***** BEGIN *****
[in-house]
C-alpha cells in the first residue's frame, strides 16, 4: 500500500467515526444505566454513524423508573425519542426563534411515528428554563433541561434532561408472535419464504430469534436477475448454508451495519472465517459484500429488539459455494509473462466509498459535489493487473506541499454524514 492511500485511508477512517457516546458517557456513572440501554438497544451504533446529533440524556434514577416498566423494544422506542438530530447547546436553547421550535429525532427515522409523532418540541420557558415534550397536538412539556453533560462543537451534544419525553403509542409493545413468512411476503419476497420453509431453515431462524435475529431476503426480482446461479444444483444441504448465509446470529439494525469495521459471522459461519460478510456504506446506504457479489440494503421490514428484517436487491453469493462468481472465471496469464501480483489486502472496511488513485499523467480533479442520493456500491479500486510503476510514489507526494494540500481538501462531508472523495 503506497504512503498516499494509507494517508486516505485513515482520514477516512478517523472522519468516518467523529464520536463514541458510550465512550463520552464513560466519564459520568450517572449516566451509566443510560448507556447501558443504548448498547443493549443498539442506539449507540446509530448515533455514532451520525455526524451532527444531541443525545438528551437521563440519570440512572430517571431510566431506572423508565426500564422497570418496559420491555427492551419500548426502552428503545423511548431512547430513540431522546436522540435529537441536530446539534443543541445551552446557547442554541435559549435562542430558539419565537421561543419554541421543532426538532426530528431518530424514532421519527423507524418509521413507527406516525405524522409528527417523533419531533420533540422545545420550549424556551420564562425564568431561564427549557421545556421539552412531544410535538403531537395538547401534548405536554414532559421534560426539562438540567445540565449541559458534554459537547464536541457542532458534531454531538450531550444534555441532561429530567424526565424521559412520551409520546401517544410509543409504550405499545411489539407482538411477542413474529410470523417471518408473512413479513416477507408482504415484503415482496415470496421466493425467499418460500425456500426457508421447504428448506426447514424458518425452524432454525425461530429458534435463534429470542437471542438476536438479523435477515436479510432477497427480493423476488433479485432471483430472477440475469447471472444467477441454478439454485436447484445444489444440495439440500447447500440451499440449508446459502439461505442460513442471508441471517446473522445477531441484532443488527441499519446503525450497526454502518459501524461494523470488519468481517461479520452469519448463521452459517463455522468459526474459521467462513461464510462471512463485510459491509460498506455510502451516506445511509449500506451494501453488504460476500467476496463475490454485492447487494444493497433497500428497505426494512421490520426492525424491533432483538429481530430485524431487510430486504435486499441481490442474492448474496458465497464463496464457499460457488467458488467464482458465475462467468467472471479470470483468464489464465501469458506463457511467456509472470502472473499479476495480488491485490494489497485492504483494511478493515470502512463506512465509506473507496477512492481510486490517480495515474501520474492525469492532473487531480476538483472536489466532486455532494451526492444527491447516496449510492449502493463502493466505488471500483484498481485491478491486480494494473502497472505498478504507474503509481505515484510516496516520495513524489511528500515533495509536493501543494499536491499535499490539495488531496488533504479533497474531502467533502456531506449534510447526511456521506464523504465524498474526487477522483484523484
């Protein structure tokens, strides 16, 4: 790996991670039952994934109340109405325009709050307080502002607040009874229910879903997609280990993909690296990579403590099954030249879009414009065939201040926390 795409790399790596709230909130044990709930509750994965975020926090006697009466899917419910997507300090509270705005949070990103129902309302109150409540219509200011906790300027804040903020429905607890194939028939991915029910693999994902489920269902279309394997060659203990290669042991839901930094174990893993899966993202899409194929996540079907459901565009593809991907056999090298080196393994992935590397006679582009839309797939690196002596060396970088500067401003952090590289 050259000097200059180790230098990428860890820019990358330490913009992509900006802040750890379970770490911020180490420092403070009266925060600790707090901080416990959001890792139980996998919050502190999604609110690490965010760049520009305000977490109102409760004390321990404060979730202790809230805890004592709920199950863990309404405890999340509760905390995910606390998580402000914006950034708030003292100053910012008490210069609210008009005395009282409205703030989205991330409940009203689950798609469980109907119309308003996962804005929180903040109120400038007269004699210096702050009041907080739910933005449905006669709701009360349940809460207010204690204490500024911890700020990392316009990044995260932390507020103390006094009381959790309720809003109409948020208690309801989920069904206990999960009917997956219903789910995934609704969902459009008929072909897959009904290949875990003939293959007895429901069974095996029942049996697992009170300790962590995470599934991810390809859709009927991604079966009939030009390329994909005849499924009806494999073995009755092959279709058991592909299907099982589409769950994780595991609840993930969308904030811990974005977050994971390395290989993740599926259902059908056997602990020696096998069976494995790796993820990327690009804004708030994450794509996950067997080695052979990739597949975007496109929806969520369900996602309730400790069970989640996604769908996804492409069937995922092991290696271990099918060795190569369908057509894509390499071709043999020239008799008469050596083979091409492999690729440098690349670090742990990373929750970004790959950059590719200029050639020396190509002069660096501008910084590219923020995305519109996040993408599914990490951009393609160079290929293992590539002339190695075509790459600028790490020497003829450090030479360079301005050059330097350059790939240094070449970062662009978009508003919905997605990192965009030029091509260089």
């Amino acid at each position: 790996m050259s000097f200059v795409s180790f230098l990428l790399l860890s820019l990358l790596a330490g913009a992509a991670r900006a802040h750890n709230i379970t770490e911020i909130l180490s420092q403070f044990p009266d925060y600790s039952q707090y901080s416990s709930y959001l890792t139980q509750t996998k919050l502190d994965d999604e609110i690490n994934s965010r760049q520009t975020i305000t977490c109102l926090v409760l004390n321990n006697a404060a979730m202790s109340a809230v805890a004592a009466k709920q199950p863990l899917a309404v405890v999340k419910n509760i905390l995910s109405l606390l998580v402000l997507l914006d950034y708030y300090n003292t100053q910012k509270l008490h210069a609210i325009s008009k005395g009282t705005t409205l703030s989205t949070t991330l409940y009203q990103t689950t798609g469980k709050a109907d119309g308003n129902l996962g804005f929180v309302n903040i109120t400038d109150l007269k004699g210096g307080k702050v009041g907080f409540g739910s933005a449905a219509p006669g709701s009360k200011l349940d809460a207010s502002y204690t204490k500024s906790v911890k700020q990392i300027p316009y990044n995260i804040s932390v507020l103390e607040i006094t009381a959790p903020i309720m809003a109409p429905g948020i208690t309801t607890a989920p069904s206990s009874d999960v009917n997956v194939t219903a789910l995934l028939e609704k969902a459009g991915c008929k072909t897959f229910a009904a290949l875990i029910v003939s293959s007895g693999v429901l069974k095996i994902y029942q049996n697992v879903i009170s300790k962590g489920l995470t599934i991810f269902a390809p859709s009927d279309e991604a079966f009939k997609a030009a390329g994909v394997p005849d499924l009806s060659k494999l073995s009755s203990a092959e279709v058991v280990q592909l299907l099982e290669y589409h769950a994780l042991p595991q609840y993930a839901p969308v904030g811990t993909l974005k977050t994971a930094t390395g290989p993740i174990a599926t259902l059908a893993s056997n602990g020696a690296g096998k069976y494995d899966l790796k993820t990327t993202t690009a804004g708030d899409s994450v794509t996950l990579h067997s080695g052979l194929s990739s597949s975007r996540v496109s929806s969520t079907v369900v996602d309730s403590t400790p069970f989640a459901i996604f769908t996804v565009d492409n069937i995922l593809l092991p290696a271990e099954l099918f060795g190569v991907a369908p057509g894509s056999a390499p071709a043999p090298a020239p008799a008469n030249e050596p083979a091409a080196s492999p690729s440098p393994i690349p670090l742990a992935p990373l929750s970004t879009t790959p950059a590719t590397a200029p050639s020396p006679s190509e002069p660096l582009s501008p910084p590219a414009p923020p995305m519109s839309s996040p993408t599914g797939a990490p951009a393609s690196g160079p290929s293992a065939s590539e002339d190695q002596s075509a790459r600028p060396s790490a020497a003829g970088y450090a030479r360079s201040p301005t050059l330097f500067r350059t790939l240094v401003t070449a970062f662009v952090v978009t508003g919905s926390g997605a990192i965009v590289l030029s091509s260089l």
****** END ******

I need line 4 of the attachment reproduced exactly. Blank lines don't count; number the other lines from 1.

């Amino acid at each position: 790996m050259s000097f200059v795409s180790f230098l990428l790399l860890s820019l990358l790596a330490g913009a992509a991670r900006a802040h750890n709230i379970t770490e911020i909130l180490s420092q403070f044990p009266d925060y600790s039952q707090y901080s416990s709930y959001l890792t139980q509750t996998k919050l502190d994965d999604e609110i690490n994934s965010r760049q520009t975020i305000t977490c109102l926090v409760l004390n321990n006697a404060a979730m202790s109340a809230v805890a004592a009466k709920q199950p863990l899917a309404v405890v999340k419910n509760i905390l995910s109405l606390l998580v402000l997507l914006d950034y708030y300090n003292t100053q910012k509270l008490h210069a609210i325009s008009k005395g009282t705005t409205l703030s989205t949070t991330l409940y009203q990103t689950t798609g469980k709050a109907d119309g308003n129902l996962g804005f929180v309302n903040i109120t400038d109150l007269k004699g210096g307080k702050v009041g907080f409540g739910s933005a449905a219509p006669g709701s009360k200011l349940d809460a207010s502002y204690t204490k500024s906790v911890k700020q990392i300027p316009y990044n995260i804040s932390v507020l103390e607040i006094t009381a959790p903020i309720m809003a109409p429905g948020i208690t309801t607890a989920p069904s206990s009874d999960v009917n997956v194939t219903a789910l995934l028939e609704k969902a459009g991915c008929k072909t897959f229910a009904a290949l875990i029910v003939s293959s007895g693999v429901l069974k095996i994902y029942q049996n697992v879903i009170s300790k962590g489920l995470t599934i991810f269902a390809p859709s009927d279309e991604a079966f009939k997609a030009a390329g994909v394997p005849d499924l009806s060659k494999l073995s009755s203990a092959e279709v058991v280990q592909l299907l099982e290669y589409h769950a994780l042991p595991q609840y993930a839901p969308v904030g811990t993909l974005k977050t994971a930094t390395g290989p993740i174990a599926t259902l059908a893993s056997n602990g020696a690296g096998k069976y494995d899966l790796k993820t990327t993202t690009a804004g708030d899409s994450v794509t996950l990579h067997s080695g052979l194929s990739s597949s975007r996540v496109s929806s969520t079907v369900v996602d309730s403590t400790p069970f989640a459901i996604f769908t996804v565009d492409n069937i995922l593809l092991p290696a271990e099954l099918f060795g190569v991907a369908p057509g894509s056999a390499p071709a043999p090298a020239p008799a008469n030249e050596p083979a091409a080196s492999p690729s440098p393994i690349p670090l742990a992935p990373l929750s970004t879009t790959p950059a590719t590397a200029p050639s020396p006679s190509e002069p660096l582009s501008p910084p590219a414009p923020p995305m519109s839309s996040p993408t599914g797939a990490p951009a393609s690196g160079p290929s293992a065939s590539e002339d190695q002596s075509a790459r600028p060396s790490a020497a003829g970088y450090a030479r360079s201040p301005t050059l330097f500067r350059t790939l240094v401003t070449a970062f662009v952090v978009t508003g919905s926390g997605a990192i965009v590289l030029s091509s260089l």